Graduate Shows London
Royal College of Art & Slade School of Fine Art

Issue no3
June - July 2020
Troebele waters

Naked people on three meter high shelves, landscapes of frozen food and noisy performances; it is always hard to distinguish the good from the bad in the chaos of the graduate show. There were however several highlights in the graduate shows of two of London’s best art schools.

Royal College of Art

The messy RCA interim show (14-22 May) did not promise much good for next year’s graduate show. However, first year MA painting student Frank Ammerlaan (Rietveld graduate and founder of the Service Garage in Amsterdam) shows beautiful dark paintings with embroidered geometrical patterns of golden thread. Standing out are the works by Sven Sachsalber, spread throughout the building. His black and white photos show the artist investigating the sculptural in the world around him; by imitating objects in space with his own body. His simple, poetic gestures are far more memorable than the fuss of the rest of the show.

At the even larger graduate show of the RCA (24 June – 4 July), the different departments are in different buildings, which results in a far more structured show. At the painting department, technical perfection can be found in Freya Wright’s painted film stills. Her uncanny paintings juxtapose the technological distance of film and the human touch of painting. A more minimal approach is seen in the abstract concrete sculptures and geometrical structure paintings of Ashley Rich.

In the sculpture building, Mark Davey shows interesting moving sculptures. Two iron arms, passing a strip light from one side to the other, is in this well executed case something to be looked at for a long time. The photographer Annett Reimer stands out with her self-portraits where she is always just partially present.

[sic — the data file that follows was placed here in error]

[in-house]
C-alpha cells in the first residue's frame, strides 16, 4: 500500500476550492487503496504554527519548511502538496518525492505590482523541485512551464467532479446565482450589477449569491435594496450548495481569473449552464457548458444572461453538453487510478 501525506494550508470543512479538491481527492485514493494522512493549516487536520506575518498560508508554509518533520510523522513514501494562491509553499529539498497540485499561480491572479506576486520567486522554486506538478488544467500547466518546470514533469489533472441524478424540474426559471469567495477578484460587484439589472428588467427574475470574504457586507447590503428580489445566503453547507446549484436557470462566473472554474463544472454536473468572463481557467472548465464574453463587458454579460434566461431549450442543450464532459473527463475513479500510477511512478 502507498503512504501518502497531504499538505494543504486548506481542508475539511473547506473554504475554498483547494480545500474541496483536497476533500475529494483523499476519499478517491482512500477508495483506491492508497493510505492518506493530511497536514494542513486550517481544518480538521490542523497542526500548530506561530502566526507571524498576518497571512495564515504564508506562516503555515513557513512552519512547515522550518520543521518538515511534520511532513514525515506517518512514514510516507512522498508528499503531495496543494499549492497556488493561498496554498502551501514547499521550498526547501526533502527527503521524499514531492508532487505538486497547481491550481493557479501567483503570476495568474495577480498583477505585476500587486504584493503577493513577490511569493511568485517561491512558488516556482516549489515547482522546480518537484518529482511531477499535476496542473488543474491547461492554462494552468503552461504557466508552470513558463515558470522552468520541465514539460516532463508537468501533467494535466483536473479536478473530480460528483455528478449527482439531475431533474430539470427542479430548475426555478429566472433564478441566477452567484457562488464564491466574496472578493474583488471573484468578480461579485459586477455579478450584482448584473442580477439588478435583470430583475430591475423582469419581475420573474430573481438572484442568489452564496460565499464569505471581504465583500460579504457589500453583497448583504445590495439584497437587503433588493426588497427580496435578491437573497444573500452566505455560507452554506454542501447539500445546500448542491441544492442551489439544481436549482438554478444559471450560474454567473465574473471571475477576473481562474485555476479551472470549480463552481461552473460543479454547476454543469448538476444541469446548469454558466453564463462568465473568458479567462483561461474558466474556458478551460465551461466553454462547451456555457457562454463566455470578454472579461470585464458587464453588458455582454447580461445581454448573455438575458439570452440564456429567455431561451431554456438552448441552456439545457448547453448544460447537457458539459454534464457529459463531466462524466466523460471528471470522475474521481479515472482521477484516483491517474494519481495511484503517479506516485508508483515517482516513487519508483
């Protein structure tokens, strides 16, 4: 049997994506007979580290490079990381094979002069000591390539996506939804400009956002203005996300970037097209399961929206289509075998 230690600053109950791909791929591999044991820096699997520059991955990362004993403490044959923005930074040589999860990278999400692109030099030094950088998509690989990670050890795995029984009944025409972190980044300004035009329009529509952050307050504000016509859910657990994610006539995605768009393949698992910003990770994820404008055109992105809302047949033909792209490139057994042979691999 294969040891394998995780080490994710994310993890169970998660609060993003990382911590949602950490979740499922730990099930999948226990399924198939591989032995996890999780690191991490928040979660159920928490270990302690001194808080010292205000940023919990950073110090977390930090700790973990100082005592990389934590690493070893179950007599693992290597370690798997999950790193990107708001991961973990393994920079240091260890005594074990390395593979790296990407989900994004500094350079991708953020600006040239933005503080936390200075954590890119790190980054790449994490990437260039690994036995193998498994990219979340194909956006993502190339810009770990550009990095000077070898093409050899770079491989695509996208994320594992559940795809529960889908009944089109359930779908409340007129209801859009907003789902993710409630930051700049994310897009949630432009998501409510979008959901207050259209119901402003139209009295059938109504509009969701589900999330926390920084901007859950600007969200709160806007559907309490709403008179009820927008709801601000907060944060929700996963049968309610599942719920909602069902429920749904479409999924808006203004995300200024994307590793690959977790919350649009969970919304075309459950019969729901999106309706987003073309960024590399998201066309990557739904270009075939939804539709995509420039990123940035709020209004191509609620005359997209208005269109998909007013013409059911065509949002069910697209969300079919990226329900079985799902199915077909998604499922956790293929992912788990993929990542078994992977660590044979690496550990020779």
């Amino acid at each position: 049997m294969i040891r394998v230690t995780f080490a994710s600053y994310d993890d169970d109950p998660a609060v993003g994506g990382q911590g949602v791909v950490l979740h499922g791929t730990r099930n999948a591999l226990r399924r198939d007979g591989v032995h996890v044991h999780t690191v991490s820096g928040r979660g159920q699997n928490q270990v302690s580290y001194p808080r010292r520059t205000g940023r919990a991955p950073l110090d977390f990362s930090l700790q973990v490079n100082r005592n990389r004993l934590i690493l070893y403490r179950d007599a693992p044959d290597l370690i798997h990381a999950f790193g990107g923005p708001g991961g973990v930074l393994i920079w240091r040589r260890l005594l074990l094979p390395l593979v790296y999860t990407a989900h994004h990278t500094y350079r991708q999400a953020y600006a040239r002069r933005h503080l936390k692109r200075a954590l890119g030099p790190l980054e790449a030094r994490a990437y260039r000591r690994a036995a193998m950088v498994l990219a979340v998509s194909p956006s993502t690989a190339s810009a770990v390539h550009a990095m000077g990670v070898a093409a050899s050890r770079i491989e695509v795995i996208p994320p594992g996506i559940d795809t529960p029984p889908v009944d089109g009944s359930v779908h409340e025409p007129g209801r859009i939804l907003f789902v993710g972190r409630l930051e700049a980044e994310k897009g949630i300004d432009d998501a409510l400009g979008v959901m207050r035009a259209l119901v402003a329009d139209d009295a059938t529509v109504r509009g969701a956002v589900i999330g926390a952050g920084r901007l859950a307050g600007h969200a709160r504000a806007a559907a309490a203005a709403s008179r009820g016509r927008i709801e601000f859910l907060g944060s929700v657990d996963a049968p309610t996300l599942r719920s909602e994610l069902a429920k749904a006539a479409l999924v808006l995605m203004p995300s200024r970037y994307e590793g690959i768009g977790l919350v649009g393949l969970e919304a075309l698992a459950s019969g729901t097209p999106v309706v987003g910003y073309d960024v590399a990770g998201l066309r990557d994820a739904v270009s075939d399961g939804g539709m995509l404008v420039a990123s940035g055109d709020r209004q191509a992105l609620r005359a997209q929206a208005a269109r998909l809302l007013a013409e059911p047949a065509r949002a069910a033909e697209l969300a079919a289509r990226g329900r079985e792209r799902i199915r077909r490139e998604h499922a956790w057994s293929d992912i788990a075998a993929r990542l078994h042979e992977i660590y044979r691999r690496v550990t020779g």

The Slade School of Fine Art

The Slade School of Fine Art has a very high level in presentation and quality of the student’s work in the MA show of this year (15 – 22 June). All artists get sufficient space to give their work the independency it needs, and in the case of Elaine Mullings this is quite a lot of space. Her beautiful installation of broken, folded car windows rises from the ground floor to above the mezzanine level. In the basement of the Slade building, another huge sculpture can be found, by Atsuko Nakamura. Consisting of pieces of waste wood, he created an eerie tree that creeps through the corners of the basement space. Not a lot of interesting painting could be seen at Slade, with the outstanding exception of Ali Kazim, who showed two very modest but beautifully executed water colours.

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Metropolis M Magazine for contemporary art No 3 — 2020